Atlanta agency votes for Vine City mixed-income buildA sketch from the Atlanta Housing Authority shows part of a planned new Vine City development at MLK and Sunset Avenue.
By Maggie Lee
Atlanta’s development agency has voted to sell the city’s housing authority 7.8 acres of land in Vine City for a $60 million mixed-income residential project.
The plan is for the Atlanta Housing Authority and partners to build apartment buildings and single-family homes on part of the block fronting Martin Luther King Jr. Drive, across Sunset Avenue from Herndon Stadium.
The 239 residences would take about two years to develop. Eighty of them are to be priced at market rate, but the rest will be set aside as affordable housing. They will be priced in two tiers so that folks who make less than the area median income (AMI) won’t have to spend too much of their pay to live there.
For example, a two-bedroom unit could cost about $1,010 per month. Here are the detail’s of AHA’s plan:
“We are excited about the concept plan and the opportunity to really activate this portion of MLK,” said AHA’s Ernestine Garey, speaking to the board of Invest Atlanta on Wednesday morning.
The post office on the site would move into a new retail building on the block.
The Invest Atlanta board approved the sale of the land to AHA for $3.3 million, but there was one objection.
By way of background, parcels in this deal are part of the roughly 30 acres that Atlanta and Friendship Baptist Church bought from Morris Brown when the school was in bankruptcy in 2014.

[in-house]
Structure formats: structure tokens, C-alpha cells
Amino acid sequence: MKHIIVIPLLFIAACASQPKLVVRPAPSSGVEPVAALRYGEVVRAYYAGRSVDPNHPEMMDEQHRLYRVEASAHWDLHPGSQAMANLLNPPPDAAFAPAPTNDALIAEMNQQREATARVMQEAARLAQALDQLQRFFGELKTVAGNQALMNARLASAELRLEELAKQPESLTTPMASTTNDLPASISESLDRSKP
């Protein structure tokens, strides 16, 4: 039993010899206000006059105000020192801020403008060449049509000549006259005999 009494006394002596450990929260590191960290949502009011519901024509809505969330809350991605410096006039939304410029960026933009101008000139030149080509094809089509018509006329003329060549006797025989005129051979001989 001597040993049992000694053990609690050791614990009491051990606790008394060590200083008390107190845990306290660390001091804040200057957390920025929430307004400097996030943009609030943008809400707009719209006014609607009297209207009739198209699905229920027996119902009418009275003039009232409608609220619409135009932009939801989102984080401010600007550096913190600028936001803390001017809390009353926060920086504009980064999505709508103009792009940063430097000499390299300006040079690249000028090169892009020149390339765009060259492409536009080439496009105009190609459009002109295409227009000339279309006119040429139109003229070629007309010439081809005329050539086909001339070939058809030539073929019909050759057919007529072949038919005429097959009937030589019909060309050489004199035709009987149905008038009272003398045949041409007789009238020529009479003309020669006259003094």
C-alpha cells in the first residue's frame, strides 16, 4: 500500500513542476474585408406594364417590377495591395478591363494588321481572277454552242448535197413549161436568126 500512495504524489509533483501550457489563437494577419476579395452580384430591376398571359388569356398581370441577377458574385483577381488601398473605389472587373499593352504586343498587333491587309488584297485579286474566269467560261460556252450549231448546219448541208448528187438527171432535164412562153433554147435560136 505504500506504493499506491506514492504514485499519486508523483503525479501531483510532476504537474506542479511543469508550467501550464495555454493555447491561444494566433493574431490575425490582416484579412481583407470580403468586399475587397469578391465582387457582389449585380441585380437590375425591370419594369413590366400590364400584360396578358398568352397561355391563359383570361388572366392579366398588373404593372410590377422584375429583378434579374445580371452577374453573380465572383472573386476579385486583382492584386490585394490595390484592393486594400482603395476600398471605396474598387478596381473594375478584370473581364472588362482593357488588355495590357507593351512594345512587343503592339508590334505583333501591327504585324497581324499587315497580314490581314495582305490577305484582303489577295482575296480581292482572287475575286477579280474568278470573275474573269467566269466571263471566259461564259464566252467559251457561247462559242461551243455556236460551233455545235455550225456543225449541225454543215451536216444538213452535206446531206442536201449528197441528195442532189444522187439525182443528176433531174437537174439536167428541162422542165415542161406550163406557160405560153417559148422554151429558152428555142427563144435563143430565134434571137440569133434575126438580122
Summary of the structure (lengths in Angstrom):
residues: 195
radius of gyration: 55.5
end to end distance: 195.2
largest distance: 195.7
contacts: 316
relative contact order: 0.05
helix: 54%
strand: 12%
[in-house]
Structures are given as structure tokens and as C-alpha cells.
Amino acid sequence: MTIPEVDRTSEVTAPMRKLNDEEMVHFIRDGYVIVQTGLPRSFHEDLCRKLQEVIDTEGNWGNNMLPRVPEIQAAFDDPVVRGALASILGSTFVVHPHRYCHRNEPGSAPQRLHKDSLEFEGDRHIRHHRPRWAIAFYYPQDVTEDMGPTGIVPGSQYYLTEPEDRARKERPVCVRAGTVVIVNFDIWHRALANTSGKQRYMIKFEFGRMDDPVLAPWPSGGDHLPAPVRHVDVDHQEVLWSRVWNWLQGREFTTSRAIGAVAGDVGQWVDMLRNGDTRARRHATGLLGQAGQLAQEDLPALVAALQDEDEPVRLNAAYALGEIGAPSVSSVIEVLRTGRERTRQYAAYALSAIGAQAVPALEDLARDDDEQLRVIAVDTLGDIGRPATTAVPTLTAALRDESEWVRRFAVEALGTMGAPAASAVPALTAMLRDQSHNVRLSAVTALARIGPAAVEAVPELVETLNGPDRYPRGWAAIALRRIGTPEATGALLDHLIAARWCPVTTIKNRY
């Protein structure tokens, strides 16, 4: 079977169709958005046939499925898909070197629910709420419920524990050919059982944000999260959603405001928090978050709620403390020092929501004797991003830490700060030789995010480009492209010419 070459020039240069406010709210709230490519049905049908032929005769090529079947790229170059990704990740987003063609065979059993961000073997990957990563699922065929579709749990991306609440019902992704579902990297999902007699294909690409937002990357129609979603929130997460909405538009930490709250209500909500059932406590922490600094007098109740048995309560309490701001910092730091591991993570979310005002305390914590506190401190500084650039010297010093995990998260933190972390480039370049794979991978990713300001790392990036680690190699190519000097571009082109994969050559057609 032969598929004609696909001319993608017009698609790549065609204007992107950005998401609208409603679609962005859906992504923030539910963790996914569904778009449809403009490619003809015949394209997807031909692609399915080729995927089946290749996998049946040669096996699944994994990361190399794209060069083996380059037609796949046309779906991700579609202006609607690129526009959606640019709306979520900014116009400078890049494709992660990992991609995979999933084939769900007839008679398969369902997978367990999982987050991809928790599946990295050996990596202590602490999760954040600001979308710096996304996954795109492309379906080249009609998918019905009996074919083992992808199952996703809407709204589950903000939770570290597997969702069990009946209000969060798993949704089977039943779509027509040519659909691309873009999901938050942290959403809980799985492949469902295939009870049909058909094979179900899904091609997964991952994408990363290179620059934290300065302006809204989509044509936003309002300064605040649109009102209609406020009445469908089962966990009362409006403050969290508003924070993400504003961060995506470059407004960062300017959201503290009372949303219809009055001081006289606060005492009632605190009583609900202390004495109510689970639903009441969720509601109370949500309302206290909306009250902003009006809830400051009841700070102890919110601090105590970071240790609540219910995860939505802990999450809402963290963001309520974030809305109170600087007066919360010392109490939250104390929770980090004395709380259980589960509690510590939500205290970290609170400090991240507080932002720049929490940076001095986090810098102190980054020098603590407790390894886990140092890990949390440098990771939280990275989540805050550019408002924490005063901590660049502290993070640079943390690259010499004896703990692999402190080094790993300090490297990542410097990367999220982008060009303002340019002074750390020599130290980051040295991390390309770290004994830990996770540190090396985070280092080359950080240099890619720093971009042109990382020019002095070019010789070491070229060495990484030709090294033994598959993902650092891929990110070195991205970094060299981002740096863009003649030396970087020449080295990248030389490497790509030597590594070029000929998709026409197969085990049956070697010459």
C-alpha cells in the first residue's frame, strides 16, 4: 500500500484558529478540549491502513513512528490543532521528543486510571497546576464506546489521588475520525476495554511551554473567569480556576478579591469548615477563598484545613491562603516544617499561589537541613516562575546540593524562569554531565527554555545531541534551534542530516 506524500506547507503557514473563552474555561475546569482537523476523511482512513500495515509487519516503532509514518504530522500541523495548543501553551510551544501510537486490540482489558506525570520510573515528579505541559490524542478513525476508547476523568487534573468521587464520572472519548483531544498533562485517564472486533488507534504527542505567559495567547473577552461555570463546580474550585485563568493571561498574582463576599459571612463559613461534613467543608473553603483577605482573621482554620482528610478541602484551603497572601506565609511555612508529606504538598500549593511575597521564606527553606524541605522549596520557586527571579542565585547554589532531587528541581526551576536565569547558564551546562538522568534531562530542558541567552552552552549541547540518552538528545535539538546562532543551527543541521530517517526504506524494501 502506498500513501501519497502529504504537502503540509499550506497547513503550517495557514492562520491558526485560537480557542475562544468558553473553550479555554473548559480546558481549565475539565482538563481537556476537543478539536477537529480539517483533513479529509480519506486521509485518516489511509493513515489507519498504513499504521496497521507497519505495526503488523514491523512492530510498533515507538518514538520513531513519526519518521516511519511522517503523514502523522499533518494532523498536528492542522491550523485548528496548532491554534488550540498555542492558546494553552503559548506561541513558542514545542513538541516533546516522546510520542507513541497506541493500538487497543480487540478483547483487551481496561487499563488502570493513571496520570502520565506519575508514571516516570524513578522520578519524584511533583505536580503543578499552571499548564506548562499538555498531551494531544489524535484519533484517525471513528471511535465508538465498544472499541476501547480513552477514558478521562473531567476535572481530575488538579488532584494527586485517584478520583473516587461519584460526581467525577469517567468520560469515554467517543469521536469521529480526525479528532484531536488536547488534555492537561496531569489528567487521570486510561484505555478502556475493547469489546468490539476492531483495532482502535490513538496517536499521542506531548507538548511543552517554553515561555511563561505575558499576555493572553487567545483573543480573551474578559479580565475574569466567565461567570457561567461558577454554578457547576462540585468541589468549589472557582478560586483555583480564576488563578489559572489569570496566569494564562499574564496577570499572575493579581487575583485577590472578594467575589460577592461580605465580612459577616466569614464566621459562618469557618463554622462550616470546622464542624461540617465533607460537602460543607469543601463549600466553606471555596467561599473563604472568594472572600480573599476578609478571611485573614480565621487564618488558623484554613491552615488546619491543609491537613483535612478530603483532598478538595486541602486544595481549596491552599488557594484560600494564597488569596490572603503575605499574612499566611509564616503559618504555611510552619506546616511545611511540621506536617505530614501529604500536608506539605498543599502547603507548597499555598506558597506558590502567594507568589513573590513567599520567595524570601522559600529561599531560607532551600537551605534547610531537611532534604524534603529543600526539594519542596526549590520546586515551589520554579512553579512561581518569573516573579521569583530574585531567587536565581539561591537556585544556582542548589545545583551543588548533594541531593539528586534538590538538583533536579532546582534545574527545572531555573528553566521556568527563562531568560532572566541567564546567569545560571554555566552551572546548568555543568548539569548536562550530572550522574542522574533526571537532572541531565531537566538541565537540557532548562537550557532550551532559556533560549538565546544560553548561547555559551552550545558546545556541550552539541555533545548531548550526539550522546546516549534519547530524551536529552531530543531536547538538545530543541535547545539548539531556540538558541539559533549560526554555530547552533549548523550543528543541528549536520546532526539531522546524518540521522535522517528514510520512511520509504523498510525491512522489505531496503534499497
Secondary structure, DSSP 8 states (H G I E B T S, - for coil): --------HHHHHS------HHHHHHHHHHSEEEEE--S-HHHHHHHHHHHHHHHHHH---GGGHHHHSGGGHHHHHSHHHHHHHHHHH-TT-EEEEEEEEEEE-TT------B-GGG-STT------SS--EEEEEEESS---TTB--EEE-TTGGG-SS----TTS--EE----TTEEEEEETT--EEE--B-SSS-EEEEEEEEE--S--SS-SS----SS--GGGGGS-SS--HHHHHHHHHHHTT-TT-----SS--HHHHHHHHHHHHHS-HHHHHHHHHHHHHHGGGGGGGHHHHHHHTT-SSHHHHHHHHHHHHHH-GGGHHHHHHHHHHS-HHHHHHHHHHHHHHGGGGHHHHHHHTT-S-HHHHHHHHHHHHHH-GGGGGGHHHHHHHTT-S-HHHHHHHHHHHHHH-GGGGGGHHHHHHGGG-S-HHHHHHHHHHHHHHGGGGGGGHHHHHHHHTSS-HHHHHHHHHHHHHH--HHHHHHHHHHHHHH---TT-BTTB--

At the time, then-mayor Kasim Reed said a city buy would bring cohesiveness and stability to area communities and the city would embark on an effort to spur job creation, civic engagement and business investment.
The complication is that about 13 of those acres apparently weren’t Morris Brown’s to sell. Under a decades-old deal, that land was to revert to Clark Atlanta University if it wasn’t going to be used for education.
And just this week, Clark Atlanta got what may have been the final court ruling it needed to secure ownership of the land.
So, fast forward back to this Wednesday morning, and IA board member Julian Bene said he very much supports building affordable housing, but he’s not seen professional opinion that convinces him that the plan is the best way to maximize value.
He said selling this piece of land pre-empts the idea of doing a larger master plan with adjacent land.
However, the rest of his colleagues voted for the sale.
IA President and CEO Eloisa Klementich said she knows this piece of land is a challenge, but that the deal with AHA is a good opportunity to do what the public wants done.
“One of the things that we heard clearly and what we continue to hear is a need for affordable housing, rented and permanent ownership,” she said.
At the end of the meeting after a private session, the board turned to respond to a bit of recent news.
Federal prosecutors have subpoenaed City Hall seeking records related to spending dating from previous Mayor Kasim Reed’s administration. One of the transactions they’re looking at, according to the AJC, is spending by Partners for Prosperity, an Invest Atlanta nonprofit fundraising organization. Klementich is its CFO.
In just a few minutes after the closed-door talk, the Invest Atlanta board voted to create an ad-hoc committee of four of its members to conduct an independent review of Partners for Prosperity.
The meeting then broke up. Klementich declined comment and an IA spokesperson did not immediately have answers to questions about what the committee’s powers are or what it will do exactly.